Recently, I've been in a situation where I have been blamed for someone else's mental illness. Now, as someone who has struggled severely with mental illness (anxiety) and is still taking medication and getting help- you can see how it was extremely offsetting.

Having been through it/ going through it, I can say with confidence that mental illness affects everyone differently. My anxiety is not the same as my neighbors, and theirs isn't the exact same as the person next to them. It's all a spectrum and will impact the lives of people in completely different ways. I understand fully that there are many circumstances that can place someone in a place where they are overwhelmed, feeling helpless, feeling alone, and overcome by anxiety, depression, bipolar disorder, etc. And I also understand that sometimes mental illness is hereditary or there are consequences from an abusive childhood or broken relationship. Life happens.

However, with knowing all of these factors, you cannot blame anyone else for your mental illness. If there is a chemical imbalance inside of your brain, I promise it is not your roommate's fault for forgetting to take the trash out once. One, single, person is not a cause for your mental illness. I believe that because mental illnesses are SO complex, they cannot be pinned down to a specific source.

Triggers on the other hand? Sure. Please check out this article to learn about them more in depth. They are:

"... external events or circumstances that may produce very uncomfortable emotional or psychiatric symptoms, such as anxiety, panic, discouragement, despair, or negative self-talk. Reacting to triggers is normal, but if we don't recognize them and respond to them appropriately, they may actually cause a downward spiral, making us feel worse and worse" (Center for Mental Health Services, 2013).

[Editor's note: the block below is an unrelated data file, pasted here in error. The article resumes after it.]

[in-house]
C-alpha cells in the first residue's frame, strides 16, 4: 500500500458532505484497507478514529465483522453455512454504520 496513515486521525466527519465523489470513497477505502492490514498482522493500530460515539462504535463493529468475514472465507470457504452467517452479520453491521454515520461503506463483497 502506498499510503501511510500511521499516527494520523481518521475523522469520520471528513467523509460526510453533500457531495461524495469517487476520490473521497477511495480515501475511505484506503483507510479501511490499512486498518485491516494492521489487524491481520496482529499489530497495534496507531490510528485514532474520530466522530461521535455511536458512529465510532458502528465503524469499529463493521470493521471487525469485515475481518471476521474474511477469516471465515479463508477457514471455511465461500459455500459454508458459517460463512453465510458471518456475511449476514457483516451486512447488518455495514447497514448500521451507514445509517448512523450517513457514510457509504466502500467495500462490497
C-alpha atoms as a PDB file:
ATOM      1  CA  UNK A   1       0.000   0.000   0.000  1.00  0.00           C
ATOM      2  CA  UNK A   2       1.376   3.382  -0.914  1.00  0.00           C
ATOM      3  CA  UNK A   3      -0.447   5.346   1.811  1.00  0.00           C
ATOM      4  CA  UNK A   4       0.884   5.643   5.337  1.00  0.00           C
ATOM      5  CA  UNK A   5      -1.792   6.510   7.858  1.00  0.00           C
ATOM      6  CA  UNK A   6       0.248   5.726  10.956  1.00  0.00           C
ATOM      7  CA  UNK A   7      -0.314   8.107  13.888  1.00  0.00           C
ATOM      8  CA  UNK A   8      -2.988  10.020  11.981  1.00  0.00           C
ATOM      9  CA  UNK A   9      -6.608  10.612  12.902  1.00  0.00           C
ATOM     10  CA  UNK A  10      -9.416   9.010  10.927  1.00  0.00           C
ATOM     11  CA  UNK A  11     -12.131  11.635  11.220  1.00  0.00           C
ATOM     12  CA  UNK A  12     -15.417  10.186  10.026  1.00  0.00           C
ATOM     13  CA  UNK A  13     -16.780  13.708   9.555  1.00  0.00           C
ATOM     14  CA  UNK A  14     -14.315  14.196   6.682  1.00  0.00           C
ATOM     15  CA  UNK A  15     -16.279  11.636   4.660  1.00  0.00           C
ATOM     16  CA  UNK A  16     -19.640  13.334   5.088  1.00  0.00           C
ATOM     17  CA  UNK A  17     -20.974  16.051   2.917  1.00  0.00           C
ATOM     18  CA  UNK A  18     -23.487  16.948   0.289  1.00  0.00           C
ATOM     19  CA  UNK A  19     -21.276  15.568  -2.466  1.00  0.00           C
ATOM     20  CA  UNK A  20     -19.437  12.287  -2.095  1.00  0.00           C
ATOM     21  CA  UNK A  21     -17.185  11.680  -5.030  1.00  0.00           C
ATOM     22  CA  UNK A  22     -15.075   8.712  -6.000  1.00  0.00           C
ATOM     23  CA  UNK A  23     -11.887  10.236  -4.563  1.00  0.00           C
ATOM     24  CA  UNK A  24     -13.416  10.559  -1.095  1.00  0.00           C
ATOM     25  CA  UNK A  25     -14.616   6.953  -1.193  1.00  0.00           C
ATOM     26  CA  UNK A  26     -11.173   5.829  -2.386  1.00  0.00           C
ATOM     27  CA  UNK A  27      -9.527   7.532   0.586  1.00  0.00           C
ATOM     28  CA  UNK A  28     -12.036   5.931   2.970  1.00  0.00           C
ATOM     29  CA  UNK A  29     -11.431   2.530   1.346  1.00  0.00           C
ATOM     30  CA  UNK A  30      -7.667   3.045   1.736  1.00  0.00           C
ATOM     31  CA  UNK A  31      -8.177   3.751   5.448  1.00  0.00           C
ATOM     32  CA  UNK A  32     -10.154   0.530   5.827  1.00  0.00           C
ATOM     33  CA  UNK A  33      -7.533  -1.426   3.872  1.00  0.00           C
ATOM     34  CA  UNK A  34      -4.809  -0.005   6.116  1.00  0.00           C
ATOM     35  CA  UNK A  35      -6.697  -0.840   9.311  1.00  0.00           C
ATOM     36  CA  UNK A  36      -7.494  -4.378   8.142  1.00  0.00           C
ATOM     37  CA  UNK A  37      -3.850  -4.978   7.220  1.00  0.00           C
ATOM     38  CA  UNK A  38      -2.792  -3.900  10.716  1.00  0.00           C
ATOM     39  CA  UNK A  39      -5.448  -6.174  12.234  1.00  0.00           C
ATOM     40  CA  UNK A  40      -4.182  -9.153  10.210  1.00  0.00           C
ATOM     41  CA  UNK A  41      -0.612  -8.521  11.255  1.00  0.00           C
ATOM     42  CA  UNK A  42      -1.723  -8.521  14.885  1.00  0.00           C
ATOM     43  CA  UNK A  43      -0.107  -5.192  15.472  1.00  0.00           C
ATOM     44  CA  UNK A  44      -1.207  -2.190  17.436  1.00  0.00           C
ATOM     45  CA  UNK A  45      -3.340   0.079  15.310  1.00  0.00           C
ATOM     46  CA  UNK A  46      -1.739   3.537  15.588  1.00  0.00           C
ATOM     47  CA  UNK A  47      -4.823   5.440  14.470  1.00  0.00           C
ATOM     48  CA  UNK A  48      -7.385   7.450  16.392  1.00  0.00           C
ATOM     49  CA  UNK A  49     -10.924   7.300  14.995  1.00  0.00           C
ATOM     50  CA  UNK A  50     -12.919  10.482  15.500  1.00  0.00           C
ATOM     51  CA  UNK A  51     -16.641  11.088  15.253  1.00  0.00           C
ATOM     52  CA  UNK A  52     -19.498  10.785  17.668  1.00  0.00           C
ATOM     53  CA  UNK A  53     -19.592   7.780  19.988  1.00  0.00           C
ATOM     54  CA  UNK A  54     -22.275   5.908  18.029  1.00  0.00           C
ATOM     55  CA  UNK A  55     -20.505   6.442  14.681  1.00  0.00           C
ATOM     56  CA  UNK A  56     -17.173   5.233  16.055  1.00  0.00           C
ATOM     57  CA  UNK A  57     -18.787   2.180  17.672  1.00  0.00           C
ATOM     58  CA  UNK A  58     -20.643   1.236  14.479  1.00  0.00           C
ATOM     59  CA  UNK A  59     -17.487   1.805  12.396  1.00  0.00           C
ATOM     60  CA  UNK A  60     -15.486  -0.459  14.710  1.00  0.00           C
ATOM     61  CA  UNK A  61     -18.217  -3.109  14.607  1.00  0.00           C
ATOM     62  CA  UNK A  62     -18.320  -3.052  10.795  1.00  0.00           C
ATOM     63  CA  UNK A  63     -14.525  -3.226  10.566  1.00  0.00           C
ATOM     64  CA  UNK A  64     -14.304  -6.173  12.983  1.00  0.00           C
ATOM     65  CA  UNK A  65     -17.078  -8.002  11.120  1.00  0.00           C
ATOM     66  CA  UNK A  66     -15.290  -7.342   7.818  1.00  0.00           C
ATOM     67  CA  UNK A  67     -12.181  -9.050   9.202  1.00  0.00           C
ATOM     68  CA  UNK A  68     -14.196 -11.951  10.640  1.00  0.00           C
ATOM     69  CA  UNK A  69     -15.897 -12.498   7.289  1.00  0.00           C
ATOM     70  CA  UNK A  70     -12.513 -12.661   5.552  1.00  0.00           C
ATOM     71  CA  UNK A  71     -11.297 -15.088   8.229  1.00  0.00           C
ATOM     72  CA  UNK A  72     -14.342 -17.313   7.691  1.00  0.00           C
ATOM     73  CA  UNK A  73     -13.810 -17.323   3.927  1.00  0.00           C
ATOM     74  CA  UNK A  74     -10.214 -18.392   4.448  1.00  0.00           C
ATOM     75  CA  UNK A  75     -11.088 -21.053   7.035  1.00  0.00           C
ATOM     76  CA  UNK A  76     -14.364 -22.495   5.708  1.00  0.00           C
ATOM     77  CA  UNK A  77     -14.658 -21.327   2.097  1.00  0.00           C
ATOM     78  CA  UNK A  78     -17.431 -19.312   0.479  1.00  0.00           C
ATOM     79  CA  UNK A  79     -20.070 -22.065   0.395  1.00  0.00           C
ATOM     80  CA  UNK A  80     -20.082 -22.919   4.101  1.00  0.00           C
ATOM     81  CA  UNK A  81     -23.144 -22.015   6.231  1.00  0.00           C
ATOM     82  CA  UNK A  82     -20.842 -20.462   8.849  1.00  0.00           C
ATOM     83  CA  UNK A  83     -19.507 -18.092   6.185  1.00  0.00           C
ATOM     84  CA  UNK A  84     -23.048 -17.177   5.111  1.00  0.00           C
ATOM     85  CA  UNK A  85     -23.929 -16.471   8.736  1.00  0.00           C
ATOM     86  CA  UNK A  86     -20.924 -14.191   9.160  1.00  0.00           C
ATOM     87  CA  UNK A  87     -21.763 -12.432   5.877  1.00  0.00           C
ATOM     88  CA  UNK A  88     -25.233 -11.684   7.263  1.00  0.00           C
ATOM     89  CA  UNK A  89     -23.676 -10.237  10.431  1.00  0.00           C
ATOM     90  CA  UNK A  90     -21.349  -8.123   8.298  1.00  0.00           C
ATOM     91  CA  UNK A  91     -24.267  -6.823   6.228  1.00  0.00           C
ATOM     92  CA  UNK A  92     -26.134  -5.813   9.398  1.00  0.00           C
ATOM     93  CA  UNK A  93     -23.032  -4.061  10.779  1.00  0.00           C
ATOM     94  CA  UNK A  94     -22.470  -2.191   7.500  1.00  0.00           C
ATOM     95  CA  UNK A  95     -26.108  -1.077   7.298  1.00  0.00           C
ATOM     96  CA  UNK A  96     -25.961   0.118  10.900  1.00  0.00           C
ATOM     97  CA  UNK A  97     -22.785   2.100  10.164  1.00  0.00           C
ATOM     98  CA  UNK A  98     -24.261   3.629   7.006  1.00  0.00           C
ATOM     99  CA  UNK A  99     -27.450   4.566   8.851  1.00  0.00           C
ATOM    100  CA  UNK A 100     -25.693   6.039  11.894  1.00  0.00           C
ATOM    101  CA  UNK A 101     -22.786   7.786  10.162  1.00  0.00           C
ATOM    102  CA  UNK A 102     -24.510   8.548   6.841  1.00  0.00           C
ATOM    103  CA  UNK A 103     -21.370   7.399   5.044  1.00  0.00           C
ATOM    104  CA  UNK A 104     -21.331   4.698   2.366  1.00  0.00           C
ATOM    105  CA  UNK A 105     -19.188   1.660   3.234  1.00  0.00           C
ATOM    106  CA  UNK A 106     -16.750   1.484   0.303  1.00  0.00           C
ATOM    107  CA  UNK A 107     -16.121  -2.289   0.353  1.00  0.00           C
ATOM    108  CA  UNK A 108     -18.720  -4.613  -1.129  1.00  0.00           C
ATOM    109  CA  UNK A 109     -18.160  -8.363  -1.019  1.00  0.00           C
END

You may read this and feel comforted in knowing that there's an explanation for randomly acting out for no reason. An action that someone is doing may be a trigger for you, but you cannot tell that person that they are the cause of your mental illness. Correlation does not equal causation. Aside from not being self-aware and realizing that mental illness cannot be blamed on anyone, in particular, it's also extremely selfish to tell someone that they're the reason you have anxiety/ depression/ an eating disorder/ bipolar disorder/ obsessive-compulsive disorder/ panic disorder/ etc...

If someone is performing an action that is a trigger for you unknowingly, tell them. Don't expect them to understand at first or get frustrated because they don't get it right away. Sometimes you might ask someone to change everything about themselves. It'snot fair, but if they do- be patient with them because both of these things are a learning curve.

Everyone's trying to figure this all out, don't put the blame on one person. It's not fair, they don't deserve that, and people are inherently good (in my opinion). You're going to get through this. Maybe it's therapy. Maybe it's going to church. Maybe it looks like going for 7 am runs (I've been doing that when I can lately). Find a way to cope. This is going to be a long winter, so bundle up with things you enjoy while you can.


Until Next Time,

Emma